On a chilly July morning in 1897, the whispers began. Rumors had started
that there was something going on – something big. As the first miners staggered
off the Excelsior steamboat, wrestling with
their luggage that seemed extraordinarily
heavy … the rumors were proven true.
There was GOLD in the Yukon … lots
of it. And the Klondike stampede began with
These were the times of a depression –
and riches beyond comprehension were
available … somewhere. Most of the men
that became infatuated with the big adsmartly review
had no clue where they had to go – they just
knew they had to.
Blinded by the prospect of gold, they
thought little about what lay ahead or what they had to do to come home with the adsmartly review. And it was.
They fought tooth and nail to board the first leaky boats that were headed up
to Skagway. They all had crazy schemes on how they would get their gold. From
the divers who were convinced they could swim under water and scoop up all the
gold into their bags … to the compressed air idea that claimed it could suck the gold out of the water … to the trained gophers who could dig for it … everything
seemed feasible for the gold-crazed adventurers.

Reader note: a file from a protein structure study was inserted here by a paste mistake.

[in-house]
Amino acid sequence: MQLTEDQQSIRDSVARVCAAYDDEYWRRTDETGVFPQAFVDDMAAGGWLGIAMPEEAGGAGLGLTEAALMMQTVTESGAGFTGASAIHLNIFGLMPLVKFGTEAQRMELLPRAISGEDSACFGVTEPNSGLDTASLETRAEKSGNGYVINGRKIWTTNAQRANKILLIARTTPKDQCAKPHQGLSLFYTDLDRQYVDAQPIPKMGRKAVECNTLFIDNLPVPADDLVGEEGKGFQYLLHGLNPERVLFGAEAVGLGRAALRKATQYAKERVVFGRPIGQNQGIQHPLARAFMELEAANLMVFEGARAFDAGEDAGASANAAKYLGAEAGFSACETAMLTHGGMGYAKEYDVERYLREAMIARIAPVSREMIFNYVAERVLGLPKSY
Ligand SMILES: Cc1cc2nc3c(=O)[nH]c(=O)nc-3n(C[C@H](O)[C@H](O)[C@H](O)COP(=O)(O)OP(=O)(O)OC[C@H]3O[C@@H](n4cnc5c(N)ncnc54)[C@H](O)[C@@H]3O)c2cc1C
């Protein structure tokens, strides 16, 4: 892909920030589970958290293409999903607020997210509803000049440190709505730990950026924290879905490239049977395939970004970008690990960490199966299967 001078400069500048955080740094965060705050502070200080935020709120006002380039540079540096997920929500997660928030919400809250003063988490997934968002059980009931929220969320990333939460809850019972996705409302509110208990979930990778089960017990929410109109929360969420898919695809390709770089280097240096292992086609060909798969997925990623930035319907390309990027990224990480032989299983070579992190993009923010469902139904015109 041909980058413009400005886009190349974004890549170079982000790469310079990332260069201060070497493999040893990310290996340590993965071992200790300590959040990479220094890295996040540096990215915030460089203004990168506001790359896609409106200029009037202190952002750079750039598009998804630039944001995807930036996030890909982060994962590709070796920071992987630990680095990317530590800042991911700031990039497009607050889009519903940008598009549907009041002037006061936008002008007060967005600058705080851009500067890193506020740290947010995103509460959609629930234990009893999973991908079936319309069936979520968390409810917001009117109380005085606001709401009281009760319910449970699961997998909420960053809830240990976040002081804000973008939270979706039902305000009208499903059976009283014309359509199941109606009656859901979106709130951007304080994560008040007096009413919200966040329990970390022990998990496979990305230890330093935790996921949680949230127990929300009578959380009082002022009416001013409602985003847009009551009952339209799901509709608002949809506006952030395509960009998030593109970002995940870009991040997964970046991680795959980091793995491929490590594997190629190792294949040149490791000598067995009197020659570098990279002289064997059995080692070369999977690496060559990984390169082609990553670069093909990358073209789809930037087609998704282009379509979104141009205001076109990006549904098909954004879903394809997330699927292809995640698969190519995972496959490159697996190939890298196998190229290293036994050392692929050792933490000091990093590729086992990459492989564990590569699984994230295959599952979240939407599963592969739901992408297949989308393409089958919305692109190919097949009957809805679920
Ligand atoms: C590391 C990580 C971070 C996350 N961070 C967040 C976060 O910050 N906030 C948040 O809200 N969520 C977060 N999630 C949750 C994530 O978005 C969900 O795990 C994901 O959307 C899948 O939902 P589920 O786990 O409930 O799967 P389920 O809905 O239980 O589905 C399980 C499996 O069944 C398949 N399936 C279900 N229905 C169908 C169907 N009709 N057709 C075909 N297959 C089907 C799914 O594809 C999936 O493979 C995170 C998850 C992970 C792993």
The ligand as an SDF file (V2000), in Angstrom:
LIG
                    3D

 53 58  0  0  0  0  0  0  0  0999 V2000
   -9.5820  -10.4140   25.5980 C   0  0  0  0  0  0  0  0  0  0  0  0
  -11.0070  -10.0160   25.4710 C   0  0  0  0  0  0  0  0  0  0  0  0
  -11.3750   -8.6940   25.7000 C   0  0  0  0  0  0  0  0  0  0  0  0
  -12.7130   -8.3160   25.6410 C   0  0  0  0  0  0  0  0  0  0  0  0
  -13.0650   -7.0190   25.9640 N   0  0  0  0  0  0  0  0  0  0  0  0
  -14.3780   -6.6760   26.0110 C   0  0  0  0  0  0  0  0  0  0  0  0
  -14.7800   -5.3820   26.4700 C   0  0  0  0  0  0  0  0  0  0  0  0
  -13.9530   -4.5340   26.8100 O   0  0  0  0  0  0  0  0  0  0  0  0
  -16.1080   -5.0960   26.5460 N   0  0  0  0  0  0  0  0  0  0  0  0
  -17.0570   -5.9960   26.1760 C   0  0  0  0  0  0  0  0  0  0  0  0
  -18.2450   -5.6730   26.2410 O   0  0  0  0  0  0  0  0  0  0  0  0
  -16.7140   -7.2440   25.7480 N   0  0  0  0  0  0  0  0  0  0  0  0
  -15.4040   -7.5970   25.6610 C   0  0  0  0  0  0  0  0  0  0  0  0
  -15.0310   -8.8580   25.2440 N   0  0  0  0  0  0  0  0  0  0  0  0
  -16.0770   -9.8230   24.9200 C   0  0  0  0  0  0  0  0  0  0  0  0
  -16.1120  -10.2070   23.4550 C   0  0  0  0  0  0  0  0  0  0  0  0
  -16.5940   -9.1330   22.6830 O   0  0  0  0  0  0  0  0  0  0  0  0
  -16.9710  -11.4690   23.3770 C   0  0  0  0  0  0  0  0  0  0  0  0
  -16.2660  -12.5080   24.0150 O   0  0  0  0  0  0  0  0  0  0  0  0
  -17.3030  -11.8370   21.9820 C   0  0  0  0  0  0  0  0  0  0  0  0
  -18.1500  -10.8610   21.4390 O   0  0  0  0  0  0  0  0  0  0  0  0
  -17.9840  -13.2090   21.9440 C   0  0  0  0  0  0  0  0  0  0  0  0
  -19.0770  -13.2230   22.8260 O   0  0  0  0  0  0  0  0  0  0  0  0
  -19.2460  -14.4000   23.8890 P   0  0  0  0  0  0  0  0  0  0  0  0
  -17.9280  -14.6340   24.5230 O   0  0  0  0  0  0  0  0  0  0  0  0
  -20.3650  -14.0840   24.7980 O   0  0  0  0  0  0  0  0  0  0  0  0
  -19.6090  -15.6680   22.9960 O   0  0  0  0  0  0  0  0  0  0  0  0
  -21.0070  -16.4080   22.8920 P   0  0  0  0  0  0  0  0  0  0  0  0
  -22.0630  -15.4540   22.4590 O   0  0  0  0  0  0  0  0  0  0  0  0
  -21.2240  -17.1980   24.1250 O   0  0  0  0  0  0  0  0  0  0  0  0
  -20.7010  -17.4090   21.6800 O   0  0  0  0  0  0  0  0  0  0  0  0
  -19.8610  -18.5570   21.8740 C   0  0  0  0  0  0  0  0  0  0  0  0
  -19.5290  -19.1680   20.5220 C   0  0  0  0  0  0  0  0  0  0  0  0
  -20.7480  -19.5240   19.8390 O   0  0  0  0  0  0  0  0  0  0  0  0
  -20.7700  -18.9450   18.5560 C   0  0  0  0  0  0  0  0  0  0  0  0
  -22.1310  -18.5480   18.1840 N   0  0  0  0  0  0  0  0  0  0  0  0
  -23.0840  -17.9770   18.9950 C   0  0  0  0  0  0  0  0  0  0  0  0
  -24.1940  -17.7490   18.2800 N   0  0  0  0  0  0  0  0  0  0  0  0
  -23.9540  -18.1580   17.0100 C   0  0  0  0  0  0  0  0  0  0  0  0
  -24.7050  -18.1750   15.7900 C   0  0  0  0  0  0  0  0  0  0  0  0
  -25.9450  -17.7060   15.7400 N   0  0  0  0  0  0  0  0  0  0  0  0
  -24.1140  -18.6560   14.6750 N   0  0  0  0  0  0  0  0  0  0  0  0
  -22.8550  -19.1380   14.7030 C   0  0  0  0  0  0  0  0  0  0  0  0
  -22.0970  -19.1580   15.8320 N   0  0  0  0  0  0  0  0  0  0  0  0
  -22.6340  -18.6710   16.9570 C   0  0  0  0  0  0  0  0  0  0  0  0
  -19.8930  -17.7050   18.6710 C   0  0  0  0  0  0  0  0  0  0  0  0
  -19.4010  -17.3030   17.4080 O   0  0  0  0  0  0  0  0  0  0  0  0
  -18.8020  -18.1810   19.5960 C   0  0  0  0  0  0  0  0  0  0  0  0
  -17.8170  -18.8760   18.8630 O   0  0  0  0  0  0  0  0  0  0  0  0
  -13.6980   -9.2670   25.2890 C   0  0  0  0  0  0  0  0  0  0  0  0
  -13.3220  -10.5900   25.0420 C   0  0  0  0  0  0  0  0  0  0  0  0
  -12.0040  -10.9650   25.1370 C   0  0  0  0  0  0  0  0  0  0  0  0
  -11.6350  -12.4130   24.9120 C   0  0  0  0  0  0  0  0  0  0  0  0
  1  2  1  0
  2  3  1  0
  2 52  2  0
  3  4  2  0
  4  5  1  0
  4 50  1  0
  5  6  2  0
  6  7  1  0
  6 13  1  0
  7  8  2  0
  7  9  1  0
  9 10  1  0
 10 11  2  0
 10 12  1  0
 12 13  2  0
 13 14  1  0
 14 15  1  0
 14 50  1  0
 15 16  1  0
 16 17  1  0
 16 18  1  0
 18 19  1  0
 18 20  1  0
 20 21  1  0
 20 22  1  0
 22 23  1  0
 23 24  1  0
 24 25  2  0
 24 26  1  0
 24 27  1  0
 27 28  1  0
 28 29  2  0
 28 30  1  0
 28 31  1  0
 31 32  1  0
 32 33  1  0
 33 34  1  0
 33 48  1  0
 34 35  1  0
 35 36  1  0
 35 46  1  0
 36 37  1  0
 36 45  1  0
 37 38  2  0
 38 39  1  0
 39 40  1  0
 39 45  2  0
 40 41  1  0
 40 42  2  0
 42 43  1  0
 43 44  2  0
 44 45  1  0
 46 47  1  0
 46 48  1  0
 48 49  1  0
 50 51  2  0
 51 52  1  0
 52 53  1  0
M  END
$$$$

They were optimistic beyond belief – and the air took on a mystical aura.
The boats were barely seaworthy – the conditions on the boats beyond
deplorable. Men slept five to a bed (if they were lucky to get one), and food was
Many gave up when they landed at the one stop – only to discover they had
to hand carry all their gear for miles to the next rickety old waterlogged flatbottomed boats for the next phase of the journey.
Those that persisted went through even more hell to get all the way up to
Skagway. A town had popped up out of nowhere in two months – saloons,
kitchens, shoemakers and adsmartly review. Gunfights were common – and law was
not strictly enforced here. Here is where the men discovered
that the REAL tough part of the journey hadn’t even begun! Now they had to pack all their gear for the
actual gold prospecting, all their clothing, all their
food, all the possessions they would need for the
next 12 MONTHS – either on their backs or on the
pack horses. What lay ahead is what movies today are
made of. A narrow footpath, slippery with slime and
shale, snaked upward toward the summit of the
mountain. They made their way slipping and
sliding, sometimes tumbling back down.